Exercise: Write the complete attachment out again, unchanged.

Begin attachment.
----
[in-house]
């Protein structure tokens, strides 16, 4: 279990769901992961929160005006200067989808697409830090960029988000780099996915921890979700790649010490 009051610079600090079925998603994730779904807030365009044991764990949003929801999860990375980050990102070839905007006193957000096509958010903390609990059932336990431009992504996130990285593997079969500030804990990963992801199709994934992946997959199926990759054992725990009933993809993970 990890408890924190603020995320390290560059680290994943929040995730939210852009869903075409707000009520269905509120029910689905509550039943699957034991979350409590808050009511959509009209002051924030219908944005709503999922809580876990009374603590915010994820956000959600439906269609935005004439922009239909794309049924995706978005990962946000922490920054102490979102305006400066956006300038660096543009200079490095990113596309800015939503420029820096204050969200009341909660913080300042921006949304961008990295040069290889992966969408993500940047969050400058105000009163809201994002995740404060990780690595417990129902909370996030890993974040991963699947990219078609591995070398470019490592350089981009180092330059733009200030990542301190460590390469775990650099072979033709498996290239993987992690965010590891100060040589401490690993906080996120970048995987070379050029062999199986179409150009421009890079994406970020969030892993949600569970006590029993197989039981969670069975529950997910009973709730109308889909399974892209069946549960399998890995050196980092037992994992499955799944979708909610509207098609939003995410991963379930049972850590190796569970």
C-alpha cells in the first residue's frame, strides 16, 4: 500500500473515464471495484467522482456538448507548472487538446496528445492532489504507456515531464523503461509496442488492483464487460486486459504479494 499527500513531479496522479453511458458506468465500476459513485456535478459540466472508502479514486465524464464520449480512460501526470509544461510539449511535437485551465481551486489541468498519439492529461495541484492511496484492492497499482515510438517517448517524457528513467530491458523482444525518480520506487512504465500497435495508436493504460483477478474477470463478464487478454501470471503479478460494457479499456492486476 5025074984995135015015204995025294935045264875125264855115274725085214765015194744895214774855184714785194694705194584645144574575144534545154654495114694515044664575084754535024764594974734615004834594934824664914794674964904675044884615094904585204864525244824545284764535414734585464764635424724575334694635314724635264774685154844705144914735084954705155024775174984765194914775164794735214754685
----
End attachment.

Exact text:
[in-house]
């Protein structure tokens, strides 16, 4: 279990769901992961929160005006200067989808697409830090960029988000780099996915921890979700790649010490 009051610079600090079925998603994730779904807030365009044991764990949003929801999860990375980050990102070839905007006193957000096509958010903390609990059932336990431009992504996130990285593997079969500030804990990963992801199709994934992946997959199926990759054992725990009933993809993970 990890408890924190603020995320390290560059680290994943929040995730939210852009869903075409707000009520269905509120029910689905509550039943699957034991979350409590808050009511959509009209002051924030219908944005709503999922809580876990009374603590915010994820956000959600439906269609935005004439922009239909794309049924995706978005990962946000922490920054102490979102305006400066956006300038660096543009200079490095990113596309800015939503420029820096204050969200009341909660913080300042921006949304961008990295040069290889992966969408993500940047969050400058105000009163809201994002995740404060990780690595417990129902909370996030890993974040991963699947990219078609591995070398470019490592350089981009180092330059733009200030990542301190460590390469775990650099072979033709498996290239993987992690965010590891100060040589401490690993906080996120970048995987070379050029062999199986179409150009421009890079994406970020969030892993949600569970006590029993197989039981969670069975529950997910009973709730109308889909399974892209069946549960399998890995050196980092037992994992499955799944979708909610509207098609939003995410991963379930049972850590190796569970």
C-alpha cells in the first residue's frame, strides 16, 4: 500500500473515464471495484467522482456538448507548472487538446496528445492532489504507456515531464523503461509496442488492483464487460486486459504479494 499527500513531479496522479453511458458506468465500476459513485456535478459540466472508502479514486465524464464520449480512460501526470509544461510539449511535437485551465481551486489541468498519439492529461495541484492511496484492492497499482515510438517517448517524457528513467530491458523482444525518480520506487512504465500497435495508436493504460483477478474477470463478464487478454501470471503479478460494457479499456492486476 5025074984995135015015204995025294935045264875125264855115274725085214765015194744895214774855184714785194694705194584645144574575144534545154654495114694515044664575084754535024764594974734615004834594934824664914794674964904675044884615094904585204864525244824545284764535414734585464764635424724575334694635314724635264774685154844705144914735084954705155024775174984765194914775164794735214754685